Georgia’s attack on women’s right not scary enough for you? You’re in luck! Georgia was only 1 of 16 US states that proposed heartbeat bills in 2019. Terrifying. 

One of the most frustrating things about anti-abortion laws like this one is the clear disregard for the dangerous situation that it’s putting women in. Criminalising abortion doesn’t stop abortions. You aren’t saving the lives of the babies you are claiming to protect, you are just putting the lives of their mothers at risk. Women facing an unwanted pregnancy will find a way to terminate. Whether they do this themselves using medieval methods, find an illegal, unsafe back-alley doctor to perform the abortion for them, or if they are fortunate enough to be able to afford to travel somewhere that respects women’s rights. They will abort. 

We have been fighting for women’s rights since the concept of human rights was born. We have come an incredible distance in that time but the fight is not over. The struggle continues.

Human Rights Day: Young Defenders of Human Rights

Today marks 71 years since the signing of the Universal Declaration of Human Rights, and people across the world are celebrating International Human Rights Day. This year the UN announced the theme would be “youth standing up for human rights”. So instead of looking at another human rights violation, this post is going to look at the uplifting activism of three young people across the world. 

Karin Watson (Chile) : Women’s Reproductive Rights 

Karin comes from what she describes as a “privileged background in a struggling country”. She has been campaigning for increased abortion rights for women in Chile and argues that whilst 2017 saw a lift on the absolute ban of abortions, there is a lot more work to be done to ensure safe and legal abortions for all women. Along with a friend she set up Que Se Sepa! a platform that aims to erase the stigma around abortions by providing a safe space for women to share their own stories. Alongside her campaigning for reproductive rights, she is an advocate for increasing human rights education.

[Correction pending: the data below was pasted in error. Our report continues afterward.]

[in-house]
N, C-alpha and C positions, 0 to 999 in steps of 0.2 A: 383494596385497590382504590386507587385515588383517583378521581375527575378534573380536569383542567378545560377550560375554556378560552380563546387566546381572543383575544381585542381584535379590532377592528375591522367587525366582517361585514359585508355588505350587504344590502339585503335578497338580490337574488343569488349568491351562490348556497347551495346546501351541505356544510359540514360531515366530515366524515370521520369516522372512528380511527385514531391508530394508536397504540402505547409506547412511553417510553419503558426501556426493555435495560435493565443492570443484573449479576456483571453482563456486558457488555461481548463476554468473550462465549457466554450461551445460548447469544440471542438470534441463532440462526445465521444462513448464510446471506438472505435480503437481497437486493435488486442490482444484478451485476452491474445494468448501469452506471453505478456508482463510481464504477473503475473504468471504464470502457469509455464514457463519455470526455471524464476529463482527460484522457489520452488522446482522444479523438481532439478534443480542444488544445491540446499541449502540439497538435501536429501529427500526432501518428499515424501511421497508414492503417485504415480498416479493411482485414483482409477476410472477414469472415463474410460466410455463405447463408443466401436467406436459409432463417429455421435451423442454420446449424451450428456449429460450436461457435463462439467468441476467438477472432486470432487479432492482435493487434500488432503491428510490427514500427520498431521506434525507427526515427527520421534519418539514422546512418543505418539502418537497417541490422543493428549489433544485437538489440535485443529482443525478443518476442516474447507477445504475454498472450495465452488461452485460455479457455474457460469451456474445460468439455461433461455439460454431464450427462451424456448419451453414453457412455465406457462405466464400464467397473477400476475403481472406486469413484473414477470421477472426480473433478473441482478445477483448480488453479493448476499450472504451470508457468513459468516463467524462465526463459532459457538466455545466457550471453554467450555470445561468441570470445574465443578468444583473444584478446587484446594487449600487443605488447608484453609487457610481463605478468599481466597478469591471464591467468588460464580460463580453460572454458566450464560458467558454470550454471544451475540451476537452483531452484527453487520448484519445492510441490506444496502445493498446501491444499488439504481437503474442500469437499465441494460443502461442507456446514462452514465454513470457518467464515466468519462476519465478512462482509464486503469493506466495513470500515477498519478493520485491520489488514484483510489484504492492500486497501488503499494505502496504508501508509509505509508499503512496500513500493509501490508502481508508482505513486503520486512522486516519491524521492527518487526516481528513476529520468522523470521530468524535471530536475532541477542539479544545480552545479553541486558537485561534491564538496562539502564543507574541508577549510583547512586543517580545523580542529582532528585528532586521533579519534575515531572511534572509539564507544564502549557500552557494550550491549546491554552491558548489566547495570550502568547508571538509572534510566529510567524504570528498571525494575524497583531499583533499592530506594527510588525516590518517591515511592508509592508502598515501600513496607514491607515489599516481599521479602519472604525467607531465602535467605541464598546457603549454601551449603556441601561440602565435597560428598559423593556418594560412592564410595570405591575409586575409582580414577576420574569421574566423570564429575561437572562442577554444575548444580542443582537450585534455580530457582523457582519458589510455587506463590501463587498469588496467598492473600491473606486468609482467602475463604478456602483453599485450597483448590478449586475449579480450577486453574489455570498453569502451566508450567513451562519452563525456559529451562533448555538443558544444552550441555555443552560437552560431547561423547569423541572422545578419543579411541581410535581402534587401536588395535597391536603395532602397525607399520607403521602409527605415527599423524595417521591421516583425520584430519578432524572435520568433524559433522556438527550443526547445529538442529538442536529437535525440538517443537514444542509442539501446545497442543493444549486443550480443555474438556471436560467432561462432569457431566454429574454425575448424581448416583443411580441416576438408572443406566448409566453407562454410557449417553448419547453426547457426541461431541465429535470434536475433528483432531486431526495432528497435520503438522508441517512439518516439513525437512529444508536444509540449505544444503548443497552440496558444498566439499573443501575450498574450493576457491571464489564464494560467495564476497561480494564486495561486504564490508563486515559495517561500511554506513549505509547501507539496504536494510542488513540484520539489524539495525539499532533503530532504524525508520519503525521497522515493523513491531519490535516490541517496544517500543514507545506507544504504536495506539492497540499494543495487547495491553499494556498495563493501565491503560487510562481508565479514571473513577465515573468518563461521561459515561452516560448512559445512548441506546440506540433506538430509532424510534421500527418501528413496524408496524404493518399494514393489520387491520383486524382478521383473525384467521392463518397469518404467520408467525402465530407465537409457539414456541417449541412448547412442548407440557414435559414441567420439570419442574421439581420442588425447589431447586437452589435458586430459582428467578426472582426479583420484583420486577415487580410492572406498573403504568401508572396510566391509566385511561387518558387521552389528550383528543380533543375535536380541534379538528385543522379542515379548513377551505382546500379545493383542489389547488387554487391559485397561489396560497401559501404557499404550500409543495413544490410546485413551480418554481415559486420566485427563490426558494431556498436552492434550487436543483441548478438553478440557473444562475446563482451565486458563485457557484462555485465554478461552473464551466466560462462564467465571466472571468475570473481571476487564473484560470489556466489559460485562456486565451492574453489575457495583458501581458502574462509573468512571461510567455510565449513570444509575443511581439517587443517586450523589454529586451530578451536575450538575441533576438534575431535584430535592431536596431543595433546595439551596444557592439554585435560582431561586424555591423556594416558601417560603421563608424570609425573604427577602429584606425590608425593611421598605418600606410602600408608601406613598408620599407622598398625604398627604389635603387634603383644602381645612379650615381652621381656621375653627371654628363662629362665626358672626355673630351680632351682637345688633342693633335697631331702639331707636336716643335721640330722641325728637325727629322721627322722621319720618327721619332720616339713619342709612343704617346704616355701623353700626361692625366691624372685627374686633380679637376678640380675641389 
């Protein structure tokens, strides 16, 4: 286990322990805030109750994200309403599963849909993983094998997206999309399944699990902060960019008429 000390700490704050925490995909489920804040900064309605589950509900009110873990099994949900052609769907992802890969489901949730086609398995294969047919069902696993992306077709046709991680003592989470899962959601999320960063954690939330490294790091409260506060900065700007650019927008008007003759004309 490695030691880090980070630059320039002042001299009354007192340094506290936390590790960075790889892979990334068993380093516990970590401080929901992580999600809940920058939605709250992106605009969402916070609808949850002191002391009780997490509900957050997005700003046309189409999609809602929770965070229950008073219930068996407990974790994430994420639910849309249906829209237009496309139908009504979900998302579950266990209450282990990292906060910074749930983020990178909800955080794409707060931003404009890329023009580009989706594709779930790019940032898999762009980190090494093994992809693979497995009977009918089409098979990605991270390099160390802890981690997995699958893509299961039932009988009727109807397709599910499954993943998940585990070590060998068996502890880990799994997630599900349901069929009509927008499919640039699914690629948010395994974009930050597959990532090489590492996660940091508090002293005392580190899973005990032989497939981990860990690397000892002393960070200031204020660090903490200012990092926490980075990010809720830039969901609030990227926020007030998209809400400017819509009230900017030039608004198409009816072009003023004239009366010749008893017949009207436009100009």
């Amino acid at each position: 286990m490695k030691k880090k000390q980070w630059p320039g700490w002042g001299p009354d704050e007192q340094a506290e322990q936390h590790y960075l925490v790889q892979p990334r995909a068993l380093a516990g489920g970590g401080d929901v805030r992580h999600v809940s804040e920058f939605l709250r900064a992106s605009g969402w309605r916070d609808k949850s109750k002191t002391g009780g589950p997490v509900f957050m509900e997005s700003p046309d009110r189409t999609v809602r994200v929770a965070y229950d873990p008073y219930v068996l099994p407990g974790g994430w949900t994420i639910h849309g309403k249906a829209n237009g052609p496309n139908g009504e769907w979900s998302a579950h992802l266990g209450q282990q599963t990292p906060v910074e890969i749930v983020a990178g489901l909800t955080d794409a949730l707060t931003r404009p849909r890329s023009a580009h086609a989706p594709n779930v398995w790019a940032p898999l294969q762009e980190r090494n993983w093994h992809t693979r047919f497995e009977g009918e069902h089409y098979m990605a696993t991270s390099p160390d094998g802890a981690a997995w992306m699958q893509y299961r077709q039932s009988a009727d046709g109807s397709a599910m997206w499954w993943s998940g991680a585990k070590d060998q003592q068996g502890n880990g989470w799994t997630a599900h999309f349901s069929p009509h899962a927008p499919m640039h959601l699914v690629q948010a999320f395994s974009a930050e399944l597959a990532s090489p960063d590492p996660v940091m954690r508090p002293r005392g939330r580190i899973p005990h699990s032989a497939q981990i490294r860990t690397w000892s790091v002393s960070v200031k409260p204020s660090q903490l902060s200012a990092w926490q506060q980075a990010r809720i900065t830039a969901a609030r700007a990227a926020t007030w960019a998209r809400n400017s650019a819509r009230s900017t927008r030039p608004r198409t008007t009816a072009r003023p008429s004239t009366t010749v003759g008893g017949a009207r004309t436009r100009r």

Adélaïde Charlier (Belgium) : Environmental Rights 

Youth fighting the climate crisis is certainly not a new concept anymore, with young people across the world causing a stir by missing school to protest the inaction of world leaders in fighting climate change. The most famous of these young faces is Greta Thunberg, but there are many more young climate activists out there, including Belgium’s Adélaïde Charlier. In an interview with Amnesty International, she talks of the growing traction her strikes gained, growing from 350 people initially to over 35000 young people striking together. She finished by saying “We took a risk by skipping school, but it’s what we have to do if we want to make change happen!”

Marsel Tuğkan (Turkey): LGBT Rights 

The space for human rights in Turkey is ever-shrinking but Marsel is fighting hard to ensure it remains open and vibrant. Amidst a growing campaign of intimidation against the LGBT community in Turkey, and ahead of the 2018 pride march in Istanbul, Marsel said: “Now, it is more important than ever to show solidarity, both for one another within the community and as a show of strength for the rest of the country.”

These young activists are a glimmer of hope amongst an atmosphere of fear and uncertainty within the global human rights community. In a world where an old white man accused of multiple sexual crimes is the leader of the United States and where a Nobel Peace Prize winner is on trial for genocide, we could use a few more inspirational human rights defenders like these three.